However, arranging social engagements can help to mitigate this by building relationships and ensuring that the people you are dealing with remotely on a day-to-day basis are not just faceless emails, but real people whose personalities you know. It’s much easier to build a relationship and trust when you share a common interest in an event or activity.

Show Empathy
We all like to feel valued for who we are rather than how much money we make. Employees are no different. In fact research shows 83% of engaged staff say “my supervisor cares about me as a person” compared to just 3% of disengaged workers. (Source: Glintinc)

It’s clear getting to know people is worth it. So, if you want staff who care about their work you must first show you care about them as people. Get to know your employees. Find out what matters to each employee professionally and personally. Who’s their favourite superhero? Who broke a world record? What are their career goals? Ask and listen!

Empower Employees
Knowing someone and trusting them are two quite different things! So, as well as getting to know your team, have faith in their abilities. Engage employees by empowering them to take responsibility for their work and new challenges.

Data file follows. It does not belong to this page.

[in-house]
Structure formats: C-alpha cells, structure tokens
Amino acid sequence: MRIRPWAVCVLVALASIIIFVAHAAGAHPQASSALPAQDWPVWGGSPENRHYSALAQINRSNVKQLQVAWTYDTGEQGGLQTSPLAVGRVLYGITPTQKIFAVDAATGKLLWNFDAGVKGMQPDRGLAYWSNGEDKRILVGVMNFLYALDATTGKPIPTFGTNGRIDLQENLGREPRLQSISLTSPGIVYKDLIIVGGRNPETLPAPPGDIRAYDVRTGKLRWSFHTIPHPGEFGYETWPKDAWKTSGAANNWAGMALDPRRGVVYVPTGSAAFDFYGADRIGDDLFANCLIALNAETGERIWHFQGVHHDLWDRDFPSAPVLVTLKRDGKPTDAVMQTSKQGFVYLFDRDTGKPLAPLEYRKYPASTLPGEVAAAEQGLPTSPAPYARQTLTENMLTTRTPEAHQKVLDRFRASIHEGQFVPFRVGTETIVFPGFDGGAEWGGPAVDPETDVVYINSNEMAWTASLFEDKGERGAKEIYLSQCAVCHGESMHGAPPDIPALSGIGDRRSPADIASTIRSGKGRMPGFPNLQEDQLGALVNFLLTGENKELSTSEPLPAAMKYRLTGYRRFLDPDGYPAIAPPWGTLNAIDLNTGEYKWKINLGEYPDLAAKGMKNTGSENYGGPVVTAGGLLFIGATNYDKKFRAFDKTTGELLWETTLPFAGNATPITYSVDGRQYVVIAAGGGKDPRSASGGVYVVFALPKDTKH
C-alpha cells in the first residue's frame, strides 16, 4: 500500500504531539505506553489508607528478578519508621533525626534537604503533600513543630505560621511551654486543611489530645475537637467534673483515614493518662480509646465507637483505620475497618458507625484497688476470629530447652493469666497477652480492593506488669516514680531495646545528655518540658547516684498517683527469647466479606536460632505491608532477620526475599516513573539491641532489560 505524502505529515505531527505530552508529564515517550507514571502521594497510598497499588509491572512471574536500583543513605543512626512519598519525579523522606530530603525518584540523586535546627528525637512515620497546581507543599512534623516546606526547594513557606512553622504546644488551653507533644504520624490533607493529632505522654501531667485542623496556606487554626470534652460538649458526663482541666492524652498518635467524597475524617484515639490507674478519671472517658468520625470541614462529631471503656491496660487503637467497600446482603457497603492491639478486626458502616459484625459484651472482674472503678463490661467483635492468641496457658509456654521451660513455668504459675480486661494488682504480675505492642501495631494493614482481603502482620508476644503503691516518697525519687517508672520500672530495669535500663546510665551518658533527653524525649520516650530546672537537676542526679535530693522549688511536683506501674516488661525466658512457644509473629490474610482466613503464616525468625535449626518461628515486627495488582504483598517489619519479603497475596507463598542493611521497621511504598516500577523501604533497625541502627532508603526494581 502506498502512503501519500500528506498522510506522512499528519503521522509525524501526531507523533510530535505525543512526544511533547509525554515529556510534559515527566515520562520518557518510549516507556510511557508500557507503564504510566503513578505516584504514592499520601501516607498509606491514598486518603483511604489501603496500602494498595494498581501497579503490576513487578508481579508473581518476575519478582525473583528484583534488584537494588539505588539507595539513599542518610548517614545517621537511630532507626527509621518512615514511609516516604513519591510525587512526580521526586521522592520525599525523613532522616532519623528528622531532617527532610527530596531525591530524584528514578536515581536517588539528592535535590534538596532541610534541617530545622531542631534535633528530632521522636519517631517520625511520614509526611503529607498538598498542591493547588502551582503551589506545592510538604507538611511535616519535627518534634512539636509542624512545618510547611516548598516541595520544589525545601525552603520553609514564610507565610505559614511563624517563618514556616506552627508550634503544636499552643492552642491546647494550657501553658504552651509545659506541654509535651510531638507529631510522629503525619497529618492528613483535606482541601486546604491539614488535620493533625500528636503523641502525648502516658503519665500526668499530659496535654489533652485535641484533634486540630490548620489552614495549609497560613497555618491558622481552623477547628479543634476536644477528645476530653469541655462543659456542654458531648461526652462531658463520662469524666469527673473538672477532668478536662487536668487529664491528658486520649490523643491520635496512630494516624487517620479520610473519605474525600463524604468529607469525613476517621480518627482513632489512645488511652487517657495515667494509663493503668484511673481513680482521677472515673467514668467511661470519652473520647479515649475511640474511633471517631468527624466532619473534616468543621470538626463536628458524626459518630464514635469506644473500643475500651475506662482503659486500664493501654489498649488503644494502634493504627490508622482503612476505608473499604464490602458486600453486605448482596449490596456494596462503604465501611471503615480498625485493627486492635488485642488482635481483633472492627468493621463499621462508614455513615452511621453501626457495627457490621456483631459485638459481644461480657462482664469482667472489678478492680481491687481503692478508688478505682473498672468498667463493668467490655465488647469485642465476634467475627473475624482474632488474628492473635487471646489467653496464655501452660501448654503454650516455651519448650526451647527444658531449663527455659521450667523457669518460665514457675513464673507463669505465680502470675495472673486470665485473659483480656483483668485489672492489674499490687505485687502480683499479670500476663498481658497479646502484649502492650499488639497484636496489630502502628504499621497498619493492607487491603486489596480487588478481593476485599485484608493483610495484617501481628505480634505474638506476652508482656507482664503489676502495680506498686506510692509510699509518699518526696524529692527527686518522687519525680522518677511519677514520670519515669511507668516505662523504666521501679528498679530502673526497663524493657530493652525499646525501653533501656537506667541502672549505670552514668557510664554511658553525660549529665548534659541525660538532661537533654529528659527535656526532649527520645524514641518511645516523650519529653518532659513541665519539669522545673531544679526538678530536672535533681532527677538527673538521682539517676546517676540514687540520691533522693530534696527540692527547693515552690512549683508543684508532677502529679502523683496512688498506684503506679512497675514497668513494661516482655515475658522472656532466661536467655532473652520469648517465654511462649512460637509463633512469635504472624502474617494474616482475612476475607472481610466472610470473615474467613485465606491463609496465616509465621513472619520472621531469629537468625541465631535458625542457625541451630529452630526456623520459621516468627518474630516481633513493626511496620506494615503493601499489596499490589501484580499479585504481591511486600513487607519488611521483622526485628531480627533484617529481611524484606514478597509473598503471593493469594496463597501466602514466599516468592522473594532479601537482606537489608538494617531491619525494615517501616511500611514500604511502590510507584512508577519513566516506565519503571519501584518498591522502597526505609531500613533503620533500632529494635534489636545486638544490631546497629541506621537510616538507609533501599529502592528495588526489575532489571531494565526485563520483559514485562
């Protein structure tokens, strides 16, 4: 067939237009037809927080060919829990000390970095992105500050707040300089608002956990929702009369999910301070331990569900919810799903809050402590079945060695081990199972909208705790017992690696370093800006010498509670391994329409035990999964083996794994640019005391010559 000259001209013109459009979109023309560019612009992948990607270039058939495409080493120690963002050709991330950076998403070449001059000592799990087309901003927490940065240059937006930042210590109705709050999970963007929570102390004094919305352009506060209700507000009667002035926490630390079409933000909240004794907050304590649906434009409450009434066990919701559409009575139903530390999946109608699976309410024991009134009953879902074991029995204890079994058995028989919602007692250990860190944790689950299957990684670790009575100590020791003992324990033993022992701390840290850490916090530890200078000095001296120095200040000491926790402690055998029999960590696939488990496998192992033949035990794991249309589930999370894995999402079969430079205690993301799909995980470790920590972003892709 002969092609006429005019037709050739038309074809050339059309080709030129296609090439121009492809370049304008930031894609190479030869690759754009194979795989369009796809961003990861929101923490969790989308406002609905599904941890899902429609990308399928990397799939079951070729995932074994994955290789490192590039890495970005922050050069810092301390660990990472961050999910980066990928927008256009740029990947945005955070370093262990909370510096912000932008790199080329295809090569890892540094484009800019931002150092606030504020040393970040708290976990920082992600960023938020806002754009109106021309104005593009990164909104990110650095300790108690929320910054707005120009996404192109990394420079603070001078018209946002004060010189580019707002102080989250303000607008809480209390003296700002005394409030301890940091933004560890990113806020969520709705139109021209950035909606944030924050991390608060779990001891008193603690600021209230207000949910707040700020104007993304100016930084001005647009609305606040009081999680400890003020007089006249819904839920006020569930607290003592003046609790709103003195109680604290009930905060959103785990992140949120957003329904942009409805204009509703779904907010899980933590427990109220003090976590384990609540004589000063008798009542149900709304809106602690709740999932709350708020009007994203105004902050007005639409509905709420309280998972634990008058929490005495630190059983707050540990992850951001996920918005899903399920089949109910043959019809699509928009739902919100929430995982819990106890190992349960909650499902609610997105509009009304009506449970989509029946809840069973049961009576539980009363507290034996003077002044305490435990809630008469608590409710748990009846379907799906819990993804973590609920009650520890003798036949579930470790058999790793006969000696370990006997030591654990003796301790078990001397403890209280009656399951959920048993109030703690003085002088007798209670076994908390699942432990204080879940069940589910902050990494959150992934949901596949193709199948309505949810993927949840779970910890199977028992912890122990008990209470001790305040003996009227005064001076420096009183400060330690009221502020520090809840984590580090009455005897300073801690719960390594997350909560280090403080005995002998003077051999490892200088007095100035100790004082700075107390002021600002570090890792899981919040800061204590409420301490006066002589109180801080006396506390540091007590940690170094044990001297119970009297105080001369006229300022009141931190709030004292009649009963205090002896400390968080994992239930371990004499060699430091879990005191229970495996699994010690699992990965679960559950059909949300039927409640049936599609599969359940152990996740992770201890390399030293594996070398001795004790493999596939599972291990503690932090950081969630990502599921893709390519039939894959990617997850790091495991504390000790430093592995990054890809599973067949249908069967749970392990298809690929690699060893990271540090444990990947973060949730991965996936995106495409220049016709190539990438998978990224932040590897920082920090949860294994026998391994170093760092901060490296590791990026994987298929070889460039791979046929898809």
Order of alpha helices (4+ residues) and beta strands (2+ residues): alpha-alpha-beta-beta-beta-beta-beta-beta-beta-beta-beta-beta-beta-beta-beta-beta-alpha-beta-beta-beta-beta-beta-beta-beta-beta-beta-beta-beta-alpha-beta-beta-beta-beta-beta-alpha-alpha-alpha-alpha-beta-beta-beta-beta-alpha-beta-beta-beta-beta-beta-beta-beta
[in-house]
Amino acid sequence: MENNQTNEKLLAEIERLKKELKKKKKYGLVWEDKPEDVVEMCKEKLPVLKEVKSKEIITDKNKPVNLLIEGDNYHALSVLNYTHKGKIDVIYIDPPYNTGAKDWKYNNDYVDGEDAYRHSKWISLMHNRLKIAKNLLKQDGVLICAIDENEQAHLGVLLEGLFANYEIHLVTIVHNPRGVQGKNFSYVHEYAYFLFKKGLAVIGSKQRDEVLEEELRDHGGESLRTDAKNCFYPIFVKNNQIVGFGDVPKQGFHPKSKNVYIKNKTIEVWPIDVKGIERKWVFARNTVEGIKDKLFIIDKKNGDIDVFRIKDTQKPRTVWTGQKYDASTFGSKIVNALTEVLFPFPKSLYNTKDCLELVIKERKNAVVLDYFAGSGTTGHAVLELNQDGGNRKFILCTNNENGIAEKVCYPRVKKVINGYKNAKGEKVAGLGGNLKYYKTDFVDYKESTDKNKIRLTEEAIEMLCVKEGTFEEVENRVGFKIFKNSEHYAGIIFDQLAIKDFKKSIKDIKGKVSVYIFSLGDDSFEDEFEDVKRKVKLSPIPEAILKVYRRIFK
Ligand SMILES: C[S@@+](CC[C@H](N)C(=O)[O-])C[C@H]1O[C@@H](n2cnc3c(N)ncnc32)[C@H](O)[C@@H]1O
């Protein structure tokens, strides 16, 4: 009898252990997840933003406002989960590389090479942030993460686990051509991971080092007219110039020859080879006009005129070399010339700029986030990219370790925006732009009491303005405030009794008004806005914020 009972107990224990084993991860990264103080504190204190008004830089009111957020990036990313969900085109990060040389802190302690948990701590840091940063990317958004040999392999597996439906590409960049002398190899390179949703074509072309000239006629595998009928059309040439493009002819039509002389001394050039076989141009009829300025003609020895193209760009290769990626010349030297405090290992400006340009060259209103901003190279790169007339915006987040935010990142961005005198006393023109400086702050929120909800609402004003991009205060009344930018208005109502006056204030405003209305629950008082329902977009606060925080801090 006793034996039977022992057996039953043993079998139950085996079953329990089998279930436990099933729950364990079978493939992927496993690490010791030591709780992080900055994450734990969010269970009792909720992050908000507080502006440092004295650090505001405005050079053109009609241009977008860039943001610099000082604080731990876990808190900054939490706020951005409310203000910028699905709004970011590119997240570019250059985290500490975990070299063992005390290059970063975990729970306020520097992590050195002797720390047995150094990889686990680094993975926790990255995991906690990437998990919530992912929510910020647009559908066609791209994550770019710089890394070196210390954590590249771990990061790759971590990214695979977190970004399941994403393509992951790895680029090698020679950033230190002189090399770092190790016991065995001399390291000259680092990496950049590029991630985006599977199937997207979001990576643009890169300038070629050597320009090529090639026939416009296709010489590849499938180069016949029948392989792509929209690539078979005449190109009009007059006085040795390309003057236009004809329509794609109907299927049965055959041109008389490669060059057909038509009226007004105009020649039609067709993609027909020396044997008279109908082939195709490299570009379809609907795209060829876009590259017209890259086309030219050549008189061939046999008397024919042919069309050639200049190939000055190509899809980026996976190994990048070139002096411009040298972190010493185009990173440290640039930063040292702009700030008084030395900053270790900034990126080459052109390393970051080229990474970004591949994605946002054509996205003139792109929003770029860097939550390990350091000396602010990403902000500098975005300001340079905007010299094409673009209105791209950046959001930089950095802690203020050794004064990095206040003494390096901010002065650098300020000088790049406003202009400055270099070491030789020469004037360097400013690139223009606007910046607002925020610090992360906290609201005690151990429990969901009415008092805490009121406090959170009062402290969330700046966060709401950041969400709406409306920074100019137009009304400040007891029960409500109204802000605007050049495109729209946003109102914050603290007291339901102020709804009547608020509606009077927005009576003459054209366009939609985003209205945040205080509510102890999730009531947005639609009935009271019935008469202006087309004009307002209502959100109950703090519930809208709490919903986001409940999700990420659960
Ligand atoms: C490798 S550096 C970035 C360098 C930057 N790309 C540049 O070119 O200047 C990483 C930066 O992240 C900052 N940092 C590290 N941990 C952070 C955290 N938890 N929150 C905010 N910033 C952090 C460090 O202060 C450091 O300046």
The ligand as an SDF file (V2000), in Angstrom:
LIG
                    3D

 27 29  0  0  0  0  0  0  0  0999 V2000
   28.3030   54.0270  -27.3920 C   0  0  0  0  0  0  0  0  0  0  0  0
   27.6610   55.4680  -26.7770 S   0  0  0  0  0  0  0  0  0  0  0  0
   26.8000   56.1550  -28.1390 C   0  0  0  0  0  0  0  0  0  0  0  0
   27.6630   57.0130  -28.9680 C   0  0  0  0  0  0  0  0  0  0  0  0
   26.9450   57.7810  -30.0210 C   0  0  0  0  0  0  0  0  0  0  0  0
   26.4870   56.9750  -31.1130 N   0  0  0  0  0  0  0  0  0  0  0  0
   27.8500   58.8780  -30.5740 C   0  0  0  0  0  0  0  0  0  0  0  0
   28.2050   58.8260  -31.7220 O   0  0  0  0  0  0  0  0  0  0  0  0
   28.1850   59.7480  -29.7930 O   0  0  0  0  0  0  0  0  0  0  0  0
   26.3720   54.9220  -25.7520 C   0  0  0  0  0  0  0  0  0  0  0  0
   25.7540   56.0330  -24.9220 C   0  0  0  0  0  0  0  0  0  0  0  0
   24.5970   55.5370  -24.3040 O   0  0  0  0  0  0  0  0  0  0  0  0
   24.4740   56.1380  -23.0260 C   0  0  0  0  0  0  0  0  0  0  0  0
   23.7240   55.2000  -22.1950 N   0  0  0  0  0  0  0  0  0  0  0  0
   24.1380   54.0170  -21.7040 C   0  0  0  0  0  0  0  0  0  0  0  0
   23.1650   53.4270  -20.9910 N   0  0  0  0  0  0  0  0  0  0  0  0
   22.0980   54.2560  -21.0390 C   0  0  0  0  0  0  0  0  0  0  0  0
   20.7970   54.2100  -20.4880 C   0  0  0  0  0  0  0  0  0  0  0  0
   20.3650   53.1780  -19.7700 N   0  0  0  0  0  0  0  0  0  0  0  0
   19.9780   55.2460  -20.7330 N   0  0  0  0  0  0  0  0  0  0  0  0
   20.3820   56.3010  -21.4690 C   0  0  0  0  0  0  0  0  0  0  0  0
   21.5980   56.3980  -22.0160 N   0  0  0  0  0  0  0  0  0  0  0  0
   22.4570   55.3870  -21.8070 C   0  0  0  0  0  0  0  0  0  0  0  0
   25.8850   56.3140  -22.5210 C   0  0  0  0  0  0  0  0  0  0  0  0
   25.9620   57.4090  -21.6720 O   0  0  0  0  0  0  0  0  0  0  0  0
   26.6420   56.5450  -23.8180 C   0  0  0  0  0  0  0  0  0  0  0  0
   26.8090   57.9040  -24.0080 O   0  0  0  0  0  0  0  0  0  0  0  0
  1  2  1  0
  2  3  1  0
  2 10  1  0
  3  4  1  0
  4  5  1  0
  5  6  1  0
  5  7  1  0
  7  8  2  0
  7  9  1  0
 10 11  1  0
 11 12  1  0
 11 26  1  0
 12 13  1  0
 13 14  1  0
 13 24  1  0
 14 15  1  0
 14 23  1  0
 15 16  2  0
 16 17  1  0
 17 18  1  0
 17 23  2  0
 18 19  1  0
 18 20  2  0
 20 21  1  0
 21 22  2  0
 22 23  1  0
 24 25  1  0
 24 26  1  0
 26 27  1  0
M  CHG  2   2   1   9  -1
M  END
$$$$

Give people the autonomy to get the job done in their own unique way. All this ‘trying and doing’ it for themselves develops employees’ skills through experiential learning. Remember that empowering employees means steering clear of micromanaging. Warning: Other people’s way of doing things may be different to yours (but it just may be better!).

Role Ambiguity

Role ambiguity is often cited as a common cause of workplace stress. Failure to address this issue also leads to task duplication and wasted resources. It’s bad news for both employee engagement and business success. If you want to avoid staff burnout and engage employees, you need to set clear expectations.

Research agrees, with a recent Gallup study revealing ‘clear expectations’ as the most ‘foundational’ factor for employee engagement. By setting clear employee SMART goals, KPIs and expectations from day one staff can better plan and measure their progress. Give each employee the right tools, information, feedback and training to excel in their role. Ensure each employee knows what to do, how to do it and how their work contributes to the company’s wider goals.

Training for career progression
Modern workers are motivated by purposeful work and career progression opportunities. So, to engage employees, give them what they want; personalised training and development to suit their needs. Developing staff skills boosts the expertise, productivity and engagement levels within your organisation.

You can use your knowledge of employees’ career goals or interests to tailor training towards staff preferences. This personalised approach keeps employees motivated as they work towards their personal goals within the wider context of the company’s needs.